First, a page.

If you look up at night on Jan. 10 or on Jan. 22, you’ll be able to spot the stars without the moon’s illumination affecting your view.
As the sun sets on Dec. 10 in the desert, Venus, Saturn, Jupiter, and the moon will be evenly spaced out in an arc to the south.
View a partial lunar eclipse after 11 p.m. on Nov. 18 in Greater Palm Springs when the moon will begin to pass through the Earth’s shadow.
If you want to more easily spot Mercury, the planet makes its greatest separation from the sun in our sky during the morning of Oct. 24.
The Perseid meteor shower is present for most of August with its peak in activity Aug. 11–12. The best viewing is before twilight Aug. 12.
Love and war come together in our western sky on the evening of July 12 with the conjunction of Venus and Mars.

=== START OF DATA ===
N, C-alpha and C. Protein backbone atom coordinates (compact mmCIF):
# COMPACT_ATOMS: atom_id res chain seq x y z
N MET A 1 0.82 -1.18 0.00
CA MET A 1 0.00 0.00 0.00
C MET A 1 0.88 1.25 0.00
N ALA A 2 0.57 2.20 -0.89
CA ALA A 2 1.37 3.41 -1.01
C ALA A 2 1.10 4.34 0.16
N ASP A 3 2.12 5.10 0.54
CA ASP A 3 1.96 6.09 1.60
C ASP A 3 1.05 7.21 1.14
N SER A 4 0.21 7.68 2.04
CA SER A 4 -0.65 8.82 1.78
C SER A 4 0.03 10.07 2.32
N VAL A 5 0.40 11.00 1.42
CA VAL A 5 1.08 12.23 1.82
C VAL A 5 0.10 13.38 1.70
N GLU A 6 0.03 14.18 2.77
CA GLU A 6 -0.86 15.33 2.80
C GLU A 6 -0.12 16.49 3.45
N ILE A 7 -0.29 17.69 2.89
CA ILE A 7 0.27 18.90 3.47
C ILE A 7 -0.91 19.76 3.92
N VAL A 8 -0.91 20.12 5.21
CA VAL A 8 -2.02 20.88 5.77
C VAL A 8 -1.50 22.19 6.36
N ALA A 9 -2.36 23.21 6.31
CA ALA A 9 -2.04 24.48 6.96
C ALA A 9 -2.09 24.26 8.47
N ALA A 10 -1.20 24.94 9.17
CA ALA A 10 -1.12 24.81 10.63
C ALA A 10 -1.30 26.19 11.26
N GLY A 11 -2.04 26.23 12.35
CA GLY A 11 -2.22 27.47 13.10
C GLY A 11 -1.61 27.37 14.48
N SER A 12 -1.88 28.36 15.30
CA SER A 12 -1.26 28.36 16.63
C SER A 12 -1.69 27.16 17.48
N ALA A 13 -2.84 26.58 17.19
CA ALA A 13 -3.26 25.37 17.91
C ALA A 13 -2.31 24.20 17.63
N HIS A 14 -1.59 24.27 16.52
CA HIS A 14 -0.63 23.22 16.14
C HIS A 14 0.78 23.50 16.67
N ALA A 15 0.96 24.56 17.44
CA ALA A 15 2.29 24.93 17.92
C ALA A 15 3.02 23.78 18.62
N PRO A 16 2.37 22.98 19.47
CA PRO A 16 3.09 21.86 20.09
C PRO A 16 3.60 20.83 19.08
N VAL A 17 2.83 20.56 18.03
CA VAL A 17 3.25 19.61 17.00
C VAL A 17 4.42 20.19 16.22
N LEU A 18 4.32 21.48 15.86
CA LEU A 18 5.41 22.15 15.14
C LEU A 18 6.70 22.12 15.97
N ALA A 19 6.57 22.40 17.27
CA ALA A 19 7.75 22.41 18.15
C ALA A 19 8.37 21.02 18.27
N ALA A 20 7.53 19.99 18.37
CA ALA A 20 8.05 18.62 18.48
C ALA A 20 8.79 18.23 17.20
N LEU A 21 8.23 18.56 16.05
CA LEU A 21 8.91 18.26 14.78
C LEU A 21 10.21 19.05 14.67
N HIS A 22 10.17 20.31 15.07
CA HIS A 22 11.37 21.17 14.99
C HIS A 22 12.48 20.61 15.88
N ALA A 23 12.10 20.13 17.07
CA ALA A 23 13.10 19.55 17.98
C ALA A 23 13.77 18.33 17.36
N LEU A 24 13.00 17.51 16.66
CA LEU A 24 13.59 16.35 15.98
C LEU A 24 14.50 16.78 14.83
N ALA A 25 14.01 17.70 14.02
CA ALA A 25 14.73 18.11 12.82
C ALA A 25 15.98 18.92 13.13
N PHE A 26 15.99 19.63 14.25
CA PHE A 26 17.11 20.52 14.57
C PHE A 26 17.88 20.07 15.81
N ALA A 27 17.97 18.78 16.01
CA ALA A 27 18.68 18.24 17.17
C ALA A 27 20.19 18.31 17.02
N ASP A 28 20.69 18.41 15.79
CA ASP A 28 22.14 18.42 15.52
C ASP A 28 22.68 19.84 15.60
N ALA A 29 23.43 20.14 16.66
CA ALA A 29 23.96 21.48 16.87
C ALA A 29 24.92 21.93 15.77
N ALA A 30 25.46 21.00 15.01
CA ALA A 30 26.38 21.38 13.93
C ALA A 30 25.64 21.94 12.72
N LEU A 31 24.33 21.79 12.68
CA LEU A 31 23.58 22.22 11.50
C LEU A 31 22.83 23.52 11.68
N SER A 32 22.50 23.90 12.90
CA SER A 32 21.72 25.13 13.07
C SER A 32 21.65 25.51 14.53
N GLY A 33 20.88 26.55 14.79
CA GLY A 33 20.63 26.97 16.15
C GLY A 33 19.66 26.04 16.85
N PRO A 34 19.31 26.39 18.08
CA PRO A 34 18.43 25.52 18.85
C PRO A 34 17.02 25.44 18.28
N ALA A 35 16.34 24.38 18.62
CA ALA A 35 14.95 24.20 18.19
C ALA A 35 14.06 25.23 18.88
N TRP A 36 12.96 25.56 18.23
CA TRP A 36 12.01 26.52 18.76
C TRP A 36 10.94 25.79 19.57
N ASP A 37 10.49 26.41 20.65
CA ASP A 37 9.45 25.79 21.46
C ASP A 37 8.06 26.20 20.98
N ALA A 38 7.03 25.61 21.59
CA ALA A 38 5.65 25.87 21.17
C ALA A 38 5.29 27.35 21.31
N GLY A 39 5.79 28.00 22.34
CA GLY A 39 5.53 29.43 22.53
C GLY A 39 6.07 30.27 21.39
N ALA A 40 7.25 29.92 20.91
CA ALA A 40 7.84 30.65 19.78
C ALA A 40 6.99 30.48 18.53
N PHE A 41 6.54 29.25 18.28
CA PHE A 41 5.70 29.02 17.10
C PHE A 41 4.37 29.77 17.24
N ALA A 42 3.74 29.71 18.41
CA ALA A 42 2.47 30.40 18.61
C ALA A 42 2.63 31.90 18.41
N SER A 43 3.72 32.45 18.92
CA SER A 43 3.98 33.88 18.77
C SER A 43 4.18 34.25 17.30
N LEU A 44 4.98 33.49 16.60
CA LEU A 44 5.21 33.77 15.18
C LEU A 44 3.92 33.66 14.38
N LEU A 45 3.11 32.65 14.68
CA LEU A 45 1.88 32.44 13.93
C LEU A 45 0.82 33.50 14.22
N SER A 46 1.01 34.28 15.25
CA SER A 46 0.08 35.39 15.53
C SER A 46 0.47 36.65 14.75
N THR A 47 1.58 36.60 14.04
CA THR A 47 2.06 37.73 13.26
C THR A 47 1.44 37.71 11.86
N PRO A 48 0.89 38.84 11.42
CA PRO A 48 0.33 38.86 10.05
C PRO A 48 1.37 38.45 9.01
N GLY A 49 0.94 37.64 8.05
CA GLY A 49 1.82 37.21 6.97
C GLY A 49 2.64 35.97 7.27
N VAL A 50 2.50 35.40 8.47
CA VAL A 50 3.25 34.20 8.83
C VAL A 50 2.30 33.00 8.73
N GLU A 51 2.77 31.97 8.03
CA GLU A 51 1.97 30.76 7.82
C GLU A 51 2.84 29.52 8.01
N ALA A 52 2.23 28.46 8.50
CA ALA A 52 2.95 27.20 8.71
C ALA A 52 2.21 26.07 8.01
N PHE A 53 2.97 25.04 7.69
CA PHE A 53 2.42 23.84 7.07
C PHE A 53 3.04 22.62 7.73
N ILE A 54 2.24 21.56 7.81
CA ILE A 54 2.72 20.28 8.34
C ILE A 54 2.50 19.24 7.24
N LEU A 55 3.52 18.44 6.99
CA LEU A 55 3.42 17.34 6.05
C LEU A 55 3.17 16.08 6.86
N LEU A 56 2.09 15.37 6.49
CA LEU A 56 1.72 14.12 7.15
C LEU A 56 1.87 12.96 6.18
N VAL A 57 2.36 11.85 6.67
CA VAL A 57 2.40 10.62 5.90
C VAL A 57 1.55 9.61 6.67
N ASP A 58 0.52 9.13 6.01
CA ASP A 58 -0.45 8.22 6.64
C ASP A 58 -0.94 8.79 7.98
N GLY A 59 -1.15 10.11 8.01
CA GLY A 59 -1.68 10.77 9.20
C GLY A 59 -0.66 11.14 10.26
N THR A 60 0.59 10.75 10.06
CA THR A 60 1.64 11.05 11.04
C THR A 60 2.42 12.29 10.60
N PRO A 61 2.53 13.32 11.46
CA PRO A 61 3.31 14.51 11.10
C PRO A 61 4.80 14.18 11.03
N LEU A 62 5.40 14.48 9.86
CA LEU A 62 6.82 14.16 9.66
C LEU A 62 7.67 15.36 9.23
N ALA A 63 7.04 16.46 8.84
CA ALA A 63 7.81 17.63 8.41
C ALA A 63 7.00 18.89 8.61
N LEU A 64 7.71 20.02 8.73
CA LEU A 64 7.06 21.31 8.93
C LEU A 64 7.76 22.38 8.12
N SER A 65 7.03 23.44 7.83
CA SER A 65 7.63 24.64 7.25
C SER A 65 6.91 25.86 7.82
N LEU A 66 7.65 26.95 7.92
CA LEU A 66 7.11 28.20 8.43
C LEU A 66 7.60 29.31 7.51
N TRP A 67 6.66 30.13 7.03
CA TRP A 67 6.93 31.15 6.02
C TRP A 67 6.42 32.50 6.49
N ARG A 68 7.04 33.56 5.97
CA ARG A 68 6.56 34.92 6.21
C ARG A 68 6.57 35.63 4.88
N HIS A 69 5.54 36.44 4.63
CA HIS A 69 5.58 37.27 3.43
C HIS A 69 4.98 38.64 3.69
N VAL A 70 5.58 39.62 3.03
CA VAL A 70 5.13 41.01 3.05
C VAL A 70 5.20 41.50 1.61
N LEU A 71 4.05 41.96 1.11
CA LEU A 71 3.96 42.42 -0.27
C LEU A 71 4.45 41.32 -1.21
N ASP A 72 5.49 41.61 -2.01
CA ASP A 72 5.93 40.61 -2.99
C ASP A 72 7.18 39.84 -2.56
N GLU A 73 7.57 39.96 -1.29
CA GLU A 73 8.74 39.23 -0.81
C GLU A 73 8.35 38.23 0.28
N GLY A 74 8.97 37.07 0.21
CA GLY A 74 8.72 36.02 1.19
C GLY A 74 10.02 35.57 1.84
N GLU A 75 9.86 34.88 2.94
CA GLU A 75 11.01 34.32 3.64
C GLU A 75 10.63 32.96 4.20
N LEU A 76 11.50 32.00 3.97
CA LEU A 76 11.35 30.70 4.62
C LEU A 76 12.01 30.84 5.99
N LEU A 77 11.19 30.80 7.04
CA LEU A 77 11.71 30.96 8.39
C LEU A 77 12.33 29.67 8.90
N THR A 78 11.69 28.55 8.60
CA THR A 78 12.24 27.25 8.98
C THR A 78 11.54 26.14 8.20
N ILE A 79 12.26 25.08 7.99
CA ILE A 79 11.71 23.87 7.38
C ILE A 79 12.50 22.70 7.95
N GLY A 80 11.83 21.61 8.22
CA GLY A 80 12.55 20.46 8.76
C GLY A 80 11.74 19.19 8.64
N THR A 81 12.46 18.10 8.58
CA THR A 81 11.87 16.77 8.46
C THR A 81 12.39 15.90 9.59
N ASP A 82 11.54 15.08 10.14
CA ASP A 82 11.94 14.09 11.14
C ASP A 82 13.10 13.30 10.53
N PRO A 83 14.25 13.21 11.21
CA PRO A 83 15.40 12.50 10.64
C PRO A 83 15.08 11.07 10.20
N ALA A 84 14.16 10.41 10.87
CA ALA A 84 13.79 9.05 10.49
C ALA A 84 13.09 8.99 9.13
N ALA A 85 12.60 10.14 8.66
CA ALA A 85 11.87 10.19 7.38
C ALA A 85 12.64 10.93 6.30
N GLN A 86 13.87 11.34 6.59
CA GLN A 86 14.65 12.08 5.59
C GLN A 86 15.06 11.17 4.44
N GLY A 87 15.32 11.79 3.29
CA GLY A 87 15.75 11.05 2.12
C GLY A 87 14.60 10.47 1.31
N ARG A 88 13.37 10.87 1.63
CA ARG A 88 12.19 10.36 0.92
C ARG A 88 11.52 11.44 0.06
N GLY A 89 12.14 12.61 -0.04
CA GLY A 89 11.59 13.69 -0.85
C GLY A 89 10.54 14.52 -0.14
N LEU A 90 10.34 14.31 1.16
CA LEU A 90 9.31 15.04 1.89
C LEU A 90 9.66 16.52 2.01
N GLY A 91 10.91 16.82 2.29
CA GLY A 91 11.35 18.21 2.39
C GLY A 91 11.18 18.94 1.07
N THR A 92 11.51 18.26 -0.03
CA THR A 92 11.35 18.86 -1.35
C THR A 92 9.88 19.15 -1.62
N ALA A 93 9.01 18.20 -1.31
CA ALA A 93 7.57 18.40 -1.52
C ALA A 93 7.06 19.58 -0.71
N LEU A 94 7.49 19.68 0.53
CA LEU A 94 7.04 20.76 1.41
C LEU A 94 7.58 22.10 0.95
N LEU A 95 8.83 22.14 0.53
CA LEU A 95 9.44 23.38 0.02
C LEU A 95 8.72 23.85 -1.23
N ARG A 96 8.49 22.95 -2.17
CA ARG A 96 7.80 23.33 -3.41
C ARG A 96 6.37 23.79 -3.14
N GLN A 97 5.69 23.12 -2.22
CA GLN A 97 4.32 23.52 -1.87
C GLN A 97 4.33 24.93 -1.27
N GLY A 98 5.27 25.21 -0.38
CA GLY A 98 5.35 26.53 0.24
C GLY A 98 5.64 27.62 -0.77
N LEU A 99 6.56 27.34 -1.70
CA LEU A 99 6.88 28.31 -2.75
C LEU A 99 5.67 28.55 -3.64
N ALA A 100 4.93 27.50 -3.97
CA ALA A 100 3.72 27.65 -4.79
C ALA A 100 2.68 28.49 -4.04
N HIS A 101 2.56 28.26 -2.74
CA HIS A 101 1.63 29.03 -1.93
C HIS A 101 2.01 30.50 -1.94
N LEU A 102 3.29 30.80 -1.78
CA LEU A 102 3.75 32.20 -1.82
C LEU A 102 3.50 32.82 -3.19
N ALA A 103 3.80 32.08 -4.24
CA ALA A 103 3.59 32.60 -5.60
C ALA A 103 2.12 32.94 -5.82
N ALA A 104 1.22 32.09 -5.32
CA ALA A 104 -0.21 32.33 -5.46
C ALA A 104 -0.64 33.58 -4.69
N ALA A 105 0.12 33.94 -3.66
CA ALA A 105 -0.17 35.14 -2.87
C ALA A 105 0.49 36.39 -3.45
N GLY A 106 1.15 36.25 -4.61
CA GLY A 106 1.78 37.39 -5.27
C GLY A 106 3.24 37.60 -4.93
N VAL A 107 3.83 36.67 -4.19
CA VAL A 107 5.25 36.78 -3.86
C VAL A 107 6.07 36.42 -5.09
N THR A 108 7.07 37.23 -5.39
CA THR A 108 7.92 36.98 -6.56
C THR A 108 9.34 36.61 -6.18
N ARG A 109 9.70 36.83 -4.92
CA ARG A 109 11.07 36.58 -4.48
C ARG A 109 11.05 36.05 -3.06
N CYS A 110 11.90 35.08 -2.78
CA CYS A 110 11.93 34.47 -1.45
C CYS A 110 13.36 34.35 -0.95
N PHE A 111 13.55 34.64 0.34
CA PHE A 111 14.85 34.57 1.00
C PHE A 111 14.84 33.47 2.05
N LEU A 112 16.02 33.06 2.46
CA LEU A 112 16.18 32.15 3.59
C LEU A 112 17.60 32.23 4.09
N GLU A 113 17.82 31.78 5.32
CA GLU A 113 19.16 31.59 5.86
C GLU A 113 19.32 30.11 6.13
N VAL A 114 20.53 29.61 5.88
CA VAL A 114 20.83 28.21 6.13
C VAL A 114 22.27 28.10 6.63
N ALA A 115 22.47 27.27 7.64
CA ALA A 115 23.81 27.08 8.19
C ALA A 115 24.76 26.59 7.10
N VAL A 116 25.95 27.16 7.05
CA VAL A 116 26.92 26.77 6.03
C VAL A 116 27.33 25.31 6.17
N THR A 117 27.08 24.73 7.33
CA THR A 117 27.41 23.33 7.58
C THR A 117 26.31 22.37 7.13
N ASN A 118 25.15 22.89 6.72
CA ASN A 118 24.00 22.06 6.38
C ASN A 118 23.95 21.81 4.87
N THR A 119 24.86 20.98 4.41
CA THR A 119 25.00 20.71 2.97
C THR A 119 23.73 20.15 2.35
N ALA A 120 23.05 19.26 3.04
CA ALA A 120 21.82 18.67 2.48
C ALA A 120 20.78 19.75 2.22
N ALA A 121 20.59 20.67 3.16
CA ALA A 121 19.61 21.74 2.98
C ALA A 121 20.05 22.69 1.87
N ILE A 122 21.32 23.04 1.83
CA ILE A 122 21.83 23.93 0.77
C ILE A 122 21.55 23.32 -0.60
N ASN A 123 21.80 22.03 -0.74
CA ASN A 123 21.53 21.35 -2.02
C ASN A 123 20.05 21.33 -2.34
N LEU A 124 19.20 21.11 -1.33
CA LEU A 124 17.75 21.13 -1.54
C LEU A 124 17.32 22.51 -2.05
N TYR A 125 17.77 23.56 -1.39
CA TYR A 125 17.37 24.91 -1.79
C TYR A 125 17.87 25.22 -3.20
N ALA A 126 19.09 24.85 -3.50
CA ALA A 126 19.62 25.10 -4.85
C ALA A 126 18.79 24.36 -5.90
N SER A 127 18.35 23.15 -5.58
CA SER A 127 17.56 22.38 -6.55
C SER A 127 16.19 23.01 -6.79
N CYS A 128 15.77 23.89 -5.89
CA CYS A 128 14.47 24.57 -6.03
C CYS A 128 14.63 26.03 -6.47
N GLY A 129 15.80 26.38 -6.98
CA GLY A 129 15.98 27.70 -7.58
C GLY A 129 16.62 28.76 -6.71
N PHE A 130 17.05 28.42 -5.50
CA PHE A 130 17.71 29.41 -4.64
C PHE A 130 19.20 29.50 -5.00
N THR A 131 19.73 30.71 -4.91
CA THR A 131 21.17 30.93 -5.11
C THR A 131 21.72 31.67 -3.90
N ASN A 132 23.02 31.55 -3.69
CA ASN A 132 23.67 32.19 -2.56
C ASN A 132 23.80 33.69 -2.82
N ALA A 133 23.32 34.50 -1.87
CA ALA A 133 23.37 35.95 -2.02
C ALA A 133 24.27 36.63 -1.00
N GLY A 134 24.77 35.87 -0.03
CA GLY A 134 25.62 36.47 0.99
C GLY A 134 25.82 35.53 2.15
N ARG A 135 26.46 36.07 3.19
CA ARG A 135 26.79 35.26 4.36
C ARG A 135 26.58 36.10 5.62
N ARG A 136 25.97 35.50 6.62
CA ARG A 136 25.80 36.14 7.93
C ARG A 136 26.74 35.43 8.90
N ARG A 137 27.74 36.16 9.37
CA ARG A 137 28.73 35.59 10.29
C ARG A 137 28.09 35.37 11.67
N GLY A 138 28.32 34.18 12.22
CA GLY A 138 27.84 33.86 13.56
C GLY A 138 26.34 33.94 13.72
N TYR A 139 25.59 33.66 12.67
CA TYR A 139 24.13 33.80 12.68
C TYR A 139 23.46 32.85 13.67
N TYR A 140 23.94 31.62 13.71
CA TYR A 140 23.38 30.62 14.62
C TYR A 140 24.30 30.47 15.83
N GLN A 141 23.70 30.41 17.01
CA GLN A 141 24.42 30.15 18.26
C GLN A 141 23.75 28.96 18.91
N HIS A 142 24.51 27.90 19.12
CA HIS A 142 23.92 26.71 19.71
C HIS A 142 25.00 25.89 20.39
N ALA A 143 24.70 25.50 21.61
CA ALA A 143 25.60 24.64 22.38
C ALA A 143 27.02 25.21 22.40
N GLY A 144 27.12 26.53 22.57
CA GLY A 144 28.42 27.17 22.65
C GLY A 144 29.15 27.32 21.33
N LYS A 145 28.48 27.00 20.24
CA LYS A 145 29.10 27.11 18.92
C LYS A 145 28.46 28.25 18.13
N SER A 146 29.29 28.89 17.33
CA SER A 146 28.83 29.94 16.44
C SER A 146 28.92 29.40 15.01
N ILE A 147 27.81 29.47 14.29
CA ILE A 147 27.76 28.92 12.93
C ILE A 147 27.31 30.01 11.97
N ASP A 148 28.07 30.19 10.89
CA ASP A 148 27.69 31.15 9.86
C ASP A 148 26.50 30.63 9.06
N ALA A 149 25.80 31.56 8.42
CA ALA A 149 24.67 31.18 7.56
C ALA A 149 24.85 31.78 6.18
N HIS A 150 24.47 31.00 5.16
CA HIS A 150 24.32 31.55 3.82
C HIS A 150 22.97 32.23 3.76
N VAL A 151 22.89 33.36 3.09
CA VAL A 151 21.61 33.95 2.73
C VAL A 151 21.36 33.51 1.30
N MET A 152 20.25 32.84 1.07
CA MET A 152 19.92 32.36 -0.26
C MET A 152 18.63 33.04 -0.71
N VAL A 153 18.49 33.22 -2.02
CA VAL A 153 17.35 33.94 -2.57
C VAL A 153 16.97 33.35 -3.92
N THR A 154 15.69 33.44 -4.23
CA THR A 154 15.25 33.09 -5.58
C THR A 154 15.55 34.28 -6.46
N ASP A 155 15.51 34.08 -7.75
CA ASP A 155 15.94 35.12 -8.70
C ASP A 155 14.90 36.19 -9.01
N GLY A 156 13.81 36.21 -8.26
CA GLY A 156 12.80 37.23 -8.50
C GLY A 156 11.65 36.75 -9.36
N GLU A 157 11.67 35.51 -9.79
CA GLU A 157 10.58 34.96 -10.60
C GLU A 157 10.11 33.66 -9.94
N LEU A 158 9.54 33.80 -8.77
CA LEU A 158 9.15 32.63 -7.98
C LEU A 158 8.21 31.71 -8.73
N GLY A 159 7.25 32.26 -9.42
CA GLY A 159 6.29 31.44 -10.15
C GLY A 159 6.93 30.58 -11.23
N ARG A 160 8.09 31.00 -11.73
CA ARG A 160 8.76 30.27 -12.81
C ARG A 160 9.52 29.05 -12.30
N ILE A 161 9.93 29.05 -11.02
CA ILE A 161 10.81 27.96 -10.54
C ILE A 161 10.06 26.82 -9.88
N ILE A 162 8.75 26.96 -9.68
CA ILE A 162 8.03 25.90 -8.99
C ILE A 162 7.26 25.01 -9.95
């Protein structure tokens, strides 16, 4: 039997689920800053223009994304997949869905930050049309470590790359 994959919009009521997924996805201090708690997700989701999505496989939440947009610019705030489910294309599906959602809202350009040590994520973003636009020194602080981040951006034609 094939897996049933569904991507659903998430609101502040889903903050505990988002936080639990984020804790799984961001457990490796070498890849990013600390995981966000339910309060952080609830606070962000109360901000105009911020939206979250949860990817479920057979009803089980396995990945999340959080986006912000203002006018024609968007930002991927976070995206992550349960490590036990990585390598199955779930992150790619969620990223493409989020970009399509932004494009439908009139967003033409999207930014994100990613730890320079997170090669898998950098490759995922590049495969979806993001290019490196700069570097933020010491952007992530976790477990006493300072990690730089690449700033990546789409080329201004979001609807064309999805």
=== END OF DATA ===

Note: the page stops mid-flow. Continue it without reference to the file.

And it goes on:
This year, the pairing of the moon and Venus will fall just after sunset on June 11. For a clear view, start looking west around 8 p.m.
In the early hours of May 26, the moon will begin to dim and a total lunar eclipse will grace the morning sky in the Coachella Valley.
April provides an chance to identify the ecliptic, the plane of the Earth’s orbit. The ecliptic passes just south of the red glow of Mars.
Early morning on March 10, look to the eastern sky in Greater Palm Springs for quadruple formation featuring Saturn, Jupiter, and Mercury.